# Polar and logarithmic images

## Polar coordinate image:

If you have studied advanced mathematics, you will definitely not be unfamiliar with the calculus inside, and the images inside will not be unfamiliar. Recall that when we draw these strange images with our hands, we can actually `MATLAB`

draw them easily. Let's take a look at the polar coordinate image. Its parameters include polar diameter `r`

and polar angle. `theta`

As the first example, we draw a simple curve: Archimedes spiral,

which `a`

is a constant. We draw a polar coordinate image between `a = 2`

and angle. In the `0～2*pi`

first statement, we define a constant:

```
a = 2;
```

Then we define the function r, which needs to be completed in two steps. In the first step, we treat the angle as a variable and define its interval length and increment:

```
>> theta = [0:pi/90;2*pi];
```

Then we write the function:

```
>> r = a*theta;
```

Then we draw the image:

In the second example, suppose we draw the following polar coordinate image:

the angle range here is `0～6*pi`

drawn with a dotted line.

First we define the angle interval:

```
>> theta = [0:pi/90:6*pi];
```

Input function:

```
>> r = 1 + 2*cos(theta);
```

We tell `MATLAB`

to draw with a red dotted line:

```
>> polar(theta,r,'r-.')
```

image:

## Logarithmic image:

Now let's see `MATLAB`

how to draw a logarithmic image. This used to give me a headache. If you are an electronic engineer, you will find this feature very useful. The first logarithmic image we can use is an `log-log`

image. We use a very classic example in an electronic circuit to see how to use it. This circuit contains a voltage source, capacitance and resistance. Since many readers are not electronic engineers, we do not need to discuss the source of this formula. Our purpose is only one: How to get a logarithmic image

It turns out that if the input voltage satisfies the sine relationship:

then the output voltage will be another sine function:

where the response frequency, which is the ratio of output to input (magnification), they have the following relationship:

general The frequency response tells us how much the output signal enhances the input signal at different frequencies. We can use it `拉普拉斯变换`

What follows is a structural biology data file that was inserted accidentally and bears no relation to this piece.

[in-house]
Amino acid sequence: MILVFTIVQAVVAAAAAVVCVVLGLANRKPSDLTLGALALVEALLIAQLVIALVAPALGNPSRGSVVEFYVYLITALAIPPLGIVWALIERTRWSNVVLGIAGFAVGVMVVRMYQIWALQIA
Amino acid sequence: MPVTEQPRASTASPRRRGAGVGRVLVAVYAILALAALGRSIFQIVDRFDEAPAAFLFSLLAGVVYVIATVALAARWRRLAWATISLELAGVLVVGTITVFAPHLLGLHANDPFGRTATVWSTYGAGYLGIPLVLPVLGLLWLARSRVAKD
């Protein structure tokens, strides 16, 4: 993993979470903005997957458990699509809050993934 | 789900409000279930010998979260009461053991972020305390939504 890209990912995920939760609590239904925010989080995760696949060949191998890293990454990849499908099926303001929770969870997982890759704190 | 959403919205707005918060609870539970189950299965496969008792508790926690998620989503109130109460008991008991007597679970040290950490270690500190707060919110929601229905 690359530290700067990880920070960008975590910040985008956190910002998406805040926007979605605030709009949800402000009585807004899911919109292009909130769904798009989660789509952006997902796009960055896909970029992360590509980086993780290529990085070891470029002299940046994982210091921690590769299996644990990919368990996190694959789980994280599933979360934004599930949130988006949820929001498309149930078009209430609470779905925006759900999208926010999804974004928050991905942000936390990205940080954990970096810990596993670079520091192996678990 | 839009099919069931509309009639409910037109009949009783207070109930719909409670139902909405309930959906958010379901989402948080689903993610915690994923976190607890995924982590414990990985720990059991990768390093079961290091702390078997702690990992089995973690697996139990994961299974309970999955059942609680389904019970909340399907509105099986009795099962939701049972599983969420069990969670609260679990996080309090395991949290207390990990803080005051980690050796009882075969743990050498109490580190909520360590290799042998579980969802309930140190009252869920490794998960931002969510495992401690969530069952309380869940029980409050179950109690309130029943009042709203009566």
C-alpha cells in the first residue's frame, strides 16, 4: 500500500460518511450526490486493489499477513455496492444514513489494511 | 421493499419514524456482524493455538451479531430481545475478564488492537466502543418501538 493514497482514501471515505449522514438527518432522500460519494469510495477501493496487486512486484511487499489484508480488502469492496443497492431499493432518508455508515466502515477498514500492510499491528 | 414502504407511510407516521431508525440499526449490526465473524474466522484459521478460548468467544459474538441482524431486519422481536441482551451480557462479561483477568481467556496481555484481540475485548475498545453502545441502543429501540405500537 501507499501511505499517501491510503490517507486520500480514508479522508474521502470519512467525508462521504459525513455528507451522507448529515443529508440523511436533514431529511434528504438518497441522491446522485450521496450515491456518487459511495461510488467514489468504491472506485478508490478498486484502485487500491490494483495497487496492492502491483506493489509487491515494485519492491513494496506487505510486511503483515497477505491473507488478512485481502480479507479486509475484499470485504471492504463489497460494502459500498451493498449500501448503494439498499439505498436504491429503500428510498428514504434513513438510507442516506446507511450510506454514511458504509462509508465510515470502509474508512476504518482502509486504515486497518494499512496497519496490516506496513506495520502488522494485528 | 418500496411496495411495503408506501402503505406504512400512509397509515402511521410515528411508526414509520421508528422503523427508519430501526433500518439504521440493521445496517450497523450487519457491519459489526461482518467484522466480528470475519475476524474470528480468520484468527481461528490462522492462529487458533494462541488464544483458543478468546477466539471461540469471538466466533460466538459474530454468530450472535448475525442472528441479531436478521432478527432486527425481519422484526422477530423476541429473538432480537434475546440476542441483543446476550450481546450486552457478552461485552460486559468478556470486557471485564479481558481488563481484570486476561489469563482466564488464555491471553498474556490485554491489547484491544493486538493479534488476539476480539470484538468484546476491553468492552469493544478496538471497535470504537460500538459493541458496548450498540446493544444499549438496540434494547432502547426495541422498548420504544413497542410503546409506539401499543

, so we can make

We take `w`

the range `1～100`

between, the unit of the product of resistance `R`

and capacitance is seconds. For our example, let seconds. These quantities are defined below :`C`

`RC`

`RC = 0.25`

`MATLAB`

```
>> RC = 0.25;
>>s = [1:100]*i;
```

Note that in the second line, we `s`

define complex variables. Frequency response is a logarithmic relationship between output / input and frequency, so we define:

So we pass the function to:

```
>> F = abs(1./(1+RC*s));
```

Now that all the conditions are there, the same `plot`

command can be `loglog`

used in:

```
>> loglog(imag(s),F),grid on,xlabel('频率 (rad/s)'),ylabel('输出/输入比'),title('频率响应')
```

This produces a very beautiful image:

## Another case of using logarithmic images:

`log-log`

Another type of image that uses images is when the given function transforms very quickly within a small range of the domain.

Let's look at an example of a function, `x`

the scope of which is `0～20`

between:

we first use ordinary methods to draw images:

```
>> x = [0:0.01:20];
>> y = exp(-10*x.^2);
>> plot(x,y),grid on
```

We can see that everything happened within a small range of the data set, let's try logarithmic images:

```
>> loglog(x,y)
```

Our `x`

axes and `y`

axes are in logarithmic form, we can also let them use `1，2，3`

such direct values directly, then we need the following two commands

`semilogx(x,y)`

: The image`x`

axis it produces uses logarithmic values, while the`y`

axis uses direct values`semilogy(x,y)`

: The image`y`

axis it produces uses logarithmic values, while the`x`

axis uses direct values